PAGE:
November 03, 2004

election blues

I'm sad and heartsick and scared about what this means for the future and for our country. Will the divide become deeper, more profound? How much damage will the Bush administration ultimately do to us and to the world? How can this happen, how can more than fifty percent of my country believe this narrow minded bigot and his flunkies are worth keeping in power? Is it really about the gay marriage ban? Can it be that simple and that unfathomably phobic?

I love this country. I do. When I was sixteen, my boyfriend and I took a Greyhound bus from Los Angeles up the west coast to Washington State and then across the northern US back home to New York. I remember being given a ride and warmth and stories in Wisconsin, sunrises in Montana, sharing pizza with strangers in a tiny town in North Dakota. I'm sure those people had as many flavors of belief and ideology as any group of random people you could round up. I didn't talk politics with them and it didn't matter. How can I now hate them because of what their beliefs have wrought? How can they hate me? How can they hate my friends enough to tell them they can't marry, shouldn't be allowed to have abortions, don't have a right to a fair wage or overtime hours or even the fundamental right to vote? How can the extremists have made their message so palatable to so many people that it's now taken as, pardon the expression, gospel?

I heard a fragment of discussion on NPR this morning as I drove home from dropping Damian off at school. Someone said what I thought was the most illuminating bit of all the analysis I've heard and read thus far: The people of this country are voting based on values. This is a given, I've seen it discussed many places on this bitter Wednesday. But their values and their concerns aren't necessarily about gay marriage and stem cell research per se. It's really that they abhor the degradation of our cultural values, what we all see every day. More porn, more crassness, more commercialism, less emphasis on ethical judgment in daily life, more selfishness all around. And so some (many?) people's response is to retreat to the shelter of some kind of legislated Puritanism. But it can't be the only solution.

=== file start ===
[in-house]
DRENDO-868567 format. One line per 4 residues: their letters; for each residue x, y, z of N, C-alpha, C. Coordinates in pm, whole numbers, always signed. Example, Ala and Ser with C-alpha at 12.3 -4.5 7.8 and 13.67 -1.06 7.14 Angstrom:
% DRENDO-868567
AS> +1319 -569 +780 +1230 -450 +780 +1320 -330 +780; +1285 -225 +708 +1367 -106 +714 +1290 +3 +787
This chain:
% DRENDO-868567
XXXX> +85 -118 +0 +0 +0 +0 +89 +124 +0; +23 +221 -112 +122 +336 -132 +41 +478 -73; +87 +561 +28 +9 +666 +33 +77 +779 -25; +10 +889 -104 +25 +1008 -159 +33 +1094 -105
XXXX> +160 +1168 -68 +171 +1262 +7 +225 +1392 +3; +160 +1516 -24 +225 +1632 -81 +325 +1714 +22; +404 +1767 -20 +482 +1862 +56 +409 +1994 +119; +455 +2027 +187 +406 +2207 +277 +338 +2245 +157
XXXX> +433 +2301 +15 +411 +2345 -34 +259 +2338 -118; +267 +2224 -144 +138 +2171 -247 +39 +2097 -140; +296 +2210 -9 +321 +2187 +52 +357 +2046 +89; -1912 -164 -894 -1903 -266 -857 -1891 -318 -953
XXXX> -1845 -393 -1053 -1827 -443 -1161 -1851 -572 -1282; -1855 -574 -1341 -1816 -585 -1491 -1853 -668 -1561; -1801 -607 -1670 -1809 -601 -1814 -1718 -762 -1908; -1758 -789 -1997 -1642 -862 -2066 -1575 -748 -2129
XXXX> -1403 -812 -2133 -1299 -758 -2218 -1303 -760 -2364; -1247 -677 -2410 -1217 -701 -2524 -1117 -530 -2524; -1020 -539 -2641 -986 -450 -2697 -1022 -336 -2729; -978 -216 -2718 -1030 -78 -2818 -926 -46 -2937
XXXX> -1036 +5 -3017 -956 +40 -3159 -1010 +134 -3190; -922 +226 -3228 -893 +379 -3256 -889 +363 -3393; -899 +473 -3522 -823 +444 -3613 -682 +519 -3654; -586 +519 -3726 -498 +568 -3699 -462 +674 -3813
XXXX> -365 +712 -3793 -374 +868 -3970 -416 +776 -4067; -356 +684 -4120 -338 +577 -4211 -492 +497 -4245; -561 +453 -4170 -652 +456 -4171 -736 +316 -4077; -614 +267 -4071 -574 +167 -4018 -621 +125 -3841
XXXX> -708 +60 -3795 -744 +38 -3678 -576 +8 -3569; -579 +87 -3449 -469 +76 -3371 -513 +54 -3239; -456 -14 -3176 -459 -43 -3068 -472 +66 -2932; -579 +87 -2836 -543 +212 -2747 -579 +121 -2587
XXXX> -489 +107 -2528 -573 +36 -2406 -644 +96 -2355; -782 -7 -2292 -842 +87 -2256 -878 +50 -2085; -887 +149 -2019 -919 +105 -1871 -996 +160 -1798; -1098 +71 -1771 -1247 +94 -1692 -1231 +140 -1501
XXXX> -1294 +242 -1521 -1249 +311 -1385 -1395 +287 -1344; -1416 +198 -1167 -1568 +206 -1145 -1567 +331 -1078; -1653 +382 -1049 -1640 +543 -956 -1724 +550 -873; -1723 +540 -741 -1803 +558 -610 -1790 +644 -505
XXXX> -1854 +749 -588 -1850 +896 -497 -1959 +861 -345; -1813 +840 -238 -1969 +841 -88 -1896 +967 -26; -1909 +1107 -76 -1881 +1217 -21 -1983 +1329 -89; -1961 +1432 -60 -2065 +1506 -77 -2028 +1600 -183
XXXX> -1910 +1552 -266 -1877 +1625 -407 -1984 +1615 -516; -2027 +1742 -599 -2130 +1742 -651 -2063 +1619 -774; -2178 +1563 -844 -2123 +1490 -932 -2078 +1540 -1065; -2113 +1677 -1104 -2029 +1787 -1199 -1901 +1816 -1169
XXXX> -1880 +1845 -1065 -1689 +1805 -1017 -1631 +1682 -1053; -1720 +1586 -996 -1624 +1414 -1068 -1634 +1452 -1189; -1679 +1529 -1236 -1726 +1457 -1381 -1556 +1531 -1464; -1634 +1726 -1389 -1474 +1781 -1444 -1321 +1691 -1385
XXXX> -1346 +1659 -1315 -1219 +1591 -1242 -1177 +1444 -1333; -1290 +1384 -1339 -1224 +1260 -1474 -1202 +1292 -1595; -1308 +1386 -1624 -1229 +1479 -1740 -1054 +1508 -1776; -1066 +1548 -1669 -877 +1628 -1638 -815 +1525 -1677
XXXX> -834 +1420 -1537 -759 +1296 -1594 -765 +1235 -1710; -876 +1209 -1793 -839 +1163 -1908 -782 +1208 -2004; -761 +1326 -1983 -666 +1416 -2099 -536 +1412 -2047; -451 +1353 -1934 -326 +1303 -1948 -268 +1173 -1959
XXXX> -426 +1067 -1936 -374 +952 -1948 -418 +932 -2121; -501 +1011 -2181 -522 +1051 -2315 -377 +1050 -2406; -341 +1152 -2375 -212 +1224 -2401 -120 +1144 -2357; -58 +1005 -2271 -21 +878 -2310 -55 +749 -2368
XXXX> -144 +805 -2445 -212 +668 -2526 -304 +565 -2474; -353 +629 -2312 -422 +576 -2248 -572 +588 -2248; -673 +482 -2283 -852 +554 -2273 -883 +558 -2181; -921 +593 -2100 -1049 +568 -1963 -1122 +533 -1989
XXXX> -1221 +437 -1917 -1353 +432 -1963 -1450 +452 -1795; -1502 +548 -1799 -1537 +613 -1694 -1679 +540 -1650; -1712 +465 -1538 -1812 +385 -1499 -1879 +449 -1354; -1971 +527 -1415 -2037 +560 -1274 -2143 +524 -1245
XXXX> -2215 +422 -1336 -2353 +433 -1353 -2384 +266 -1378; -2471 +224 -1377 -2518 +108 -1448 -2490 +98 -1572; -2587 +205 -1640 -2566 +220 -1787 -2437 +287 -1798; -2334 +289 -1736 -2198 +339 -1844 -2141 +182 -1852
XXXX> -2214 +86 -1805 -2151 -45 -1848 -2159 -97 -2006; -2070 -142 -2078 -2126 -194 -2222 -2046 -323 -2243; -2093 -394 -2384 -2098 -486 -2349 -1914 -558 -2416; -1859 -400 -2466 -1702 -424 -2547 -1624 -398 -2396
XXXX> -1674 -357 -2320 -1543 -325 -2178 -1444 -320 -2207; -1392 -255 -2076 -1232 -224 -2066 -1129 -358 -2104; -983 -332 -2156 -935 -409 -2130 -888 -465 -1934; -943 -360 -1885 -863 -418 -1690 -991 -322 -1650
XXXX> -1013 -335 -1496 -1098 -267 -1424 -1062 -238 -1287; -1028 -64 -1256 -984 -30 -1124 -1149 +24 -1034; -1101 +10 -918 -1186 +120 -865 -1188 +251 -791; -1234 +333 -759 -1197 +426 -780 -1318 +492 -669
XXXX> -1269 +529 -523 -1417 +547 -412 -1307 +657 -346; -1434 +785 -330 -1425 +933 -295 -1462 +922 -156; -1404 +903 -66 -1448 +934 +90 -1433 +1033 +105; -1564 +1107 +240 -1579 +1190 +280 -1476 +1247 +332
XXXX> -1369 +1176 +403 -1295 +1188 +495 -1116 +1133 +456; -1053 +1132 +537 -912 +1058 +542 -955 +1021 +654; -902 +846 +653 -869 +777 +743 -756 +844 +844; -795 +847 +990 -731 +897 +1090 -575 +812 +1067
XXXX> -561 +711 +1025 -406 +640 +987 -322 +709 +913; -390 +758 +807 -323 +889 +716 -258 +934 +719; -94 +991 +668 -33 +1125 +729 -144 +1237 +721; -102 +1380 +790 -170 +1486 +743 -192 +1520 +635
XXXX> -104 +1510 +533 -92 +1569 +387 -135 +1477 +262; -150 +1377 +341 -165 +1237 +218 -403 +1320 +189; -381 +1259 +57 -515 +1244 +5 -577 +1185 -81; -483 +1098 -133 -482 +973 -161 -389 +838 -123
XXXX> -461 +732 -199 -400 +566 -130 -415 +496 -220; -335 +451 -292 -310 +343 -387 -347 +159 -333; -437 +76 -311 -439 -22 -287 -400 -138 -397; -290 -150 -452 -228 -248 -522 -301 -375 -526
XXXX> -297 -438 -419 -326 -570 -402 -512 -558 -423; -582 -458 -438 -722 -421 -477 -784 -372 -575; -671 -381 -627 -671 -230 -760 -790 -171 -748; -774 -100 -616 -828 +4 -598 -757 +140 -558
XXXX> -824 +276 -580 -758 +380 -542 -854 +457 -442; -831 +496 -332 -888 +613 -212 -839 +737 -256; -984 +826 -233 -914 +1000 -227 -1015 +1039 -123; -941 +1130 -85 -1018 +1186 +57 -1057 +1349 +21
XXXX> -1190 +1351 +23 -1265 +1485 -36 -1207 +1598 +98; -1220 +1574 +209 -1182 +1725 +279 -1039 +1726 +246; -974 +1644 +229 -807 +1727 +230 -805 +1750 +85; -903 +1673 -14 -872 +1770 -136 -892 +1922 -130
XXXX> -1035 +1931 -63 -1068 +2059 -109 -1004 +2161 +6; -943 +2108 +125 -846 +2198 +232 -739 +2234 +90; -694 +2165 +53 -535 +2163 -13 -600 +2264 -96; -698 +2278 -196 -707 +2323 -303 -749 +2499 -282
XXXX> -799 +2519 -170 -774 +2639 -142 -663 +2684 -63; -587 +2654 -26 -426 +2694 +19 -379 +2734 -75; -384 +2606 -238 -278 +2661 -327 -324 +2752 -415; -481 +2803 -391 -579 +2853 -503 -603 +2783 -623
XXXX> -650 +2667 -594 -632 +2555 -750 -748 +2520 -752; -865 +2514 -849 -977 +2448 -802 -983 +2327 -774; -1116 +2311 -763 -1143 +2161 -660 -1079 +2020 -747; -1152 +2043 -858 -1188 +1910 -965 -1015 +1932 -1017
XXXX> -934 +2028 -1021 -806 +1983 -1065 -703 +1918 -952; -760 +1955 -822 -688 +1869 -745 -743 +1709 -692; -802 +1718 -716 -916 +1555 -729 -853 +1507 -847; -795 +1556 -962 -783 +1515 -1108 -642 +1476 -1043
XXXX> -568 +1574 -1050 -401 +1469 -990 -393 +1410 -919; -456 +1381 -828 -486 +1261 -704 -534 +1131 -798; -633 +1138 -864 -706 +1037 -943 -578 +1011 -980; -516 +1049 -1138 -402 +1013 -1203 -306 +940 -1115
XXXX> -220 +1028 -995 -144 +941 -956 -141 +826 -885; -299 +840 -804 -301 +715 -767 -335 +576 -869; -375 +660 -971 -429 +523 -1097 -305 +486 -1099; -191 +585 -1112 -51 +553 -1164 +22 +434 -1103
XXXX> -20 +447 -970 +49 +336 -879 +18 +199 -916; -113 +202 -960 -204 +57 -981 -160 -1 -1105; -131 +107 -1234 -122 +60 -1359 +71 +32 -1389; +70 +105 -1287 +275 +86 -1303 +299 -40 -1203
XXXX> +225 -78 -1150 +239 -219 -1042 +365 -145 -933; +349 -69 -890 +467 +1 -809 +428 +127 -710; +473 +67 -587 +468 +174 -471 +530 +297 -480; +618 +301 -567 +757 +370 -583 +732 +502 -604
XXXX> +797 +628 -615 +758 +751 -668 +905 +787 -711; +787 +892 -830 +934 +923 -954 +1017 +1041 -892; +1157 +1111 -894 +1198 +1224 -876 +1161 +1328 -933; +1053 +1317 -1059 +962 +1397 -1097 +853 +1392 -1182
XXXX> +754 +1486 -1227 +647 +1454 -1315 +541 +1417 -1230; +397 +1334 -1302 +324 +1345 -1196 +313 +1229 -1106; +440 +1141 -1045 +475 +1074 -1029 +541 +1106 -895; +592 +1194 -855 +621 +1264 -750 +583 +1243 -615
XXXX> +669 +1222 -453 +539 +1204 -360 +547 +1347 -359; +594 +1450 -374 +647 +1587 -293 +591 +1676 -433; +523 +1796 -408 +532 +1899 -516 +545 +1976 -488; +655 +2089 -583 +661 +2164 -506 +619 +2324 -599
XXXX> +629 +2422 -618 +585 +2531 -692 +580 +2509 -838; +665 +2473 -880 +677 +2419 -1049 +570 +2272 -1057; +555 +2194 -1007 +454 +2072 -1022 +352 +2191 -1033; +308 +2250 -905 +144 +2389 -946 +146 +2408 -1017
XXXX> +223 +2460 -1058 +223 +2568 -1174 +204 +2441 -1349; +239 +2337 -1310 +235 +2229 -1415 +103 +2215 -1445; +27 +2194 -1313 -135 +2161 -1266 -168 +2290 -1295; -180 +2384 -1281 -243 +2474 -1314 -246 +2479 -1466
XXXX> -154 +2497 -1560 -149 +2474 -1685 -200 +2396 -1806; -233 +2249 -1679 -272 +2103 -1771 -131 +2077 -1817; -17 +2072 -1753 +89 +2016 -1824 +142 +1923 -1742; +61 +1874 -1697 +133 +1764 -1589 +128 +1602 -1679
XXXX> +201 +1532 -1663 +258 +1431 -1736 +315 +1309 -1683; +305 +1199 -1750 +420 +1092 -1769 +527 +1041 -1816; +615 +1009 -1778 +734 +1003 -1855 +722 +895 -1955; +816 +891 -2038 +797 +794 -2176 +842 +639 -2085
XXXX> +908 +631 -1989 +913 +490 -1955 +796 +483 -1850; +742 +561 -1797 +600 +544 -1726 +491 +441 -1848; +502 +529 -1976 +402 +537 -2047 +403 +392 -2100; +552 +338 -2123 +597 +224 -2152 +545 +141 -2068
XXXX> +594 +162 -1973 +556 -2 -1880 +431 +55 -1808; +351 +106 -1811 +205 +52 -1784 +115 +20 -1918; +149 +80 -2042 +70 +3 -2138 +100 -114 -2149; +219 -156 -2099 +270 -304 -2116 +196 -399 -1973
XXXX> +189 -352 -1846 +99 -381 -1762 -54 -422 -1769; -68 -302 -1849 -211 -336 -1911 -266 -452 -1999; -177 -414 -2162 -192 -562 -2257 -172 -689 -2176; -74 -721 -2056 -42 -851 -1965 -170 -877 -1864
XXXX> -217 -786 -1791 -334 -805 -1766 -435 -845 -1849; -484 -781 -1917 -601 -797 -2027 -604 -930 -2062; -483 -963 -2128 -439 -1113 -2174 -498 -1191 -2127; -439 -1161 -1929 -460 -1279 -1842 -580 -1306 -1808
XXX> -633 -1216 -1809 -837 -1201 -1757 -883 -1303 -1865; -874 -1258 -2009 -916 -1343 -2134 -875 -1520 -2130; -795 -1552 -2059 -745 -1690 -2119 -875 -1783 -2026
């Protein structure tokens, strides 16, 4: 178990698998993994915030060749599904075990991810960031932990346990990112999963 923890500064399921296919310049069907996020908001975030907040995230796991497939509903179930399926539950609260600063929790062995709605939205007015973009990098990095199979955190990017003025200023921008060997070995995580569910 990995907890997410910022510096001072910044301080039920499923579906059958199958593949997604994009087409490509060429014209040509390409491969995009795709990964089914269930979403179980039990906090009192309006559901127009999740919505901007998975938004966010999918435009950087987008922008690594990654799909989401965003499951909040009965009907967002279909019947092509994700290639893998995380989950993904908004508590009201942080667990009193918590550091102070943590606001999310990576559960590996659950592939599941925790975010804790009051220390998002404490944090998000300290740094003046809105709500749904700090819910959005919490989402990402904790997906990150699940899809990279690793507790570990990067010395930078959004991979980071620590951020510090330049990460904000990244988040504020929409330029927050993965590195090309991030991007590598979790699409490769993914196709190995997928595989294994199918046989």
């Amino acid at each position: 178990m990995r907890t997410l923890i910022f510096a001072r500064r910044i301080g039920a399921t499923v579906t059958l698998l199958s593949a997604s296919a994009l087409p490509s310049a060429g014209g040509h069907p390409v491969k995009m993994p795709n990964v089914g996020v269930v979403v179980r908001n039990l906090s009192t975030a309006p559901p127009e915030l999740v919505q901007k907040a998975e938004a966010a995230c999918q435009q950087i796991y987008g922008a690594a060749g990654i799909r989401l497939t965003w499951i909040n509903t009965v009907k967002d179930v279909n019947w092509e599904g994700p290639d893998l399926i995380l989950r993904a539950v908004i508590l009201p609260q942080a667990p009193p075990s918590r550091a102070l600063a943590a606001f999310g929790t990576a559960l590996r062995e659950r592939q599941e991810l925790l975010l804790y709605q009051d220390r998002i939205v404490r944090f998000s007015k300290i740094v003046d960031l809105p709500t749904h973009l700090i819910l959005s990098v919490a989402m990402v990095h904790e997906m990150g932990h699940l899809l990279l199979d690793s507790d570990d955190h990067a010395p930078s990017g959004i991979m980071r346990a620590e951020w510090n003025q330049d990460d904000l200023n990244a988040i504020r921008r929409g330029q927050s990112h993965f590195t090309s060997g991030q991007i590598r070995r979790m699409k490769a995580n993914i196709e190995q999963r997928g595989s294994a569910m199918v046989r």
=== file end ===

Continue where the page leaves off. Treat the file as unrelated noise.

I dont know the answer here, I only know, along with the political bloggers I read, that there has to be one. The Democratic Party has to redefine itself. The center has to hold somehow. This country was meant to be democracy by the people, for the people, of the people. And right now we're not. That has to change. If I was younger or more to the point, if I had more flexibility and less frazzle in my schedule I'd volunteer my time right now. As it is, I'd like to start donating money to the causes I believe in. It's time for change. Morality is not a single sided issue and should never become solely the prerogative of the far right. I don't know how, I certainly don't know how long it'll take, but the pendulum must swing back, at least to the center. At least to sanity. Because I believe that people are fundamentally good-hearted, fundamentally not hateful. It's just a matter of convincing them of that.

Yes, I'm sad and heartsick and worried. I won't pretend Im not. I don't know what lies ahead. I can only hope that good can come from bad. Somehow.

Posted by Tamar at November 3, 2004 04:23 PM
Comments

2 things:
It's all about the midterm elections. Remember when Clinton was first elected the dems had control of congress & senate BUT lost it 2 years in. We need to make sure that happens to Bush.
2.In some ways, if Kerry HAD won, this giant mess (war, ballooning deficit etc) would have been laid at his feet like a big fat set up. I am certain he would have been a one-termer (still, better then another term of bush, I know-- but I think we'd have gone back to the GOP)

Posted by: christine at November 4, 2004 08:25 AM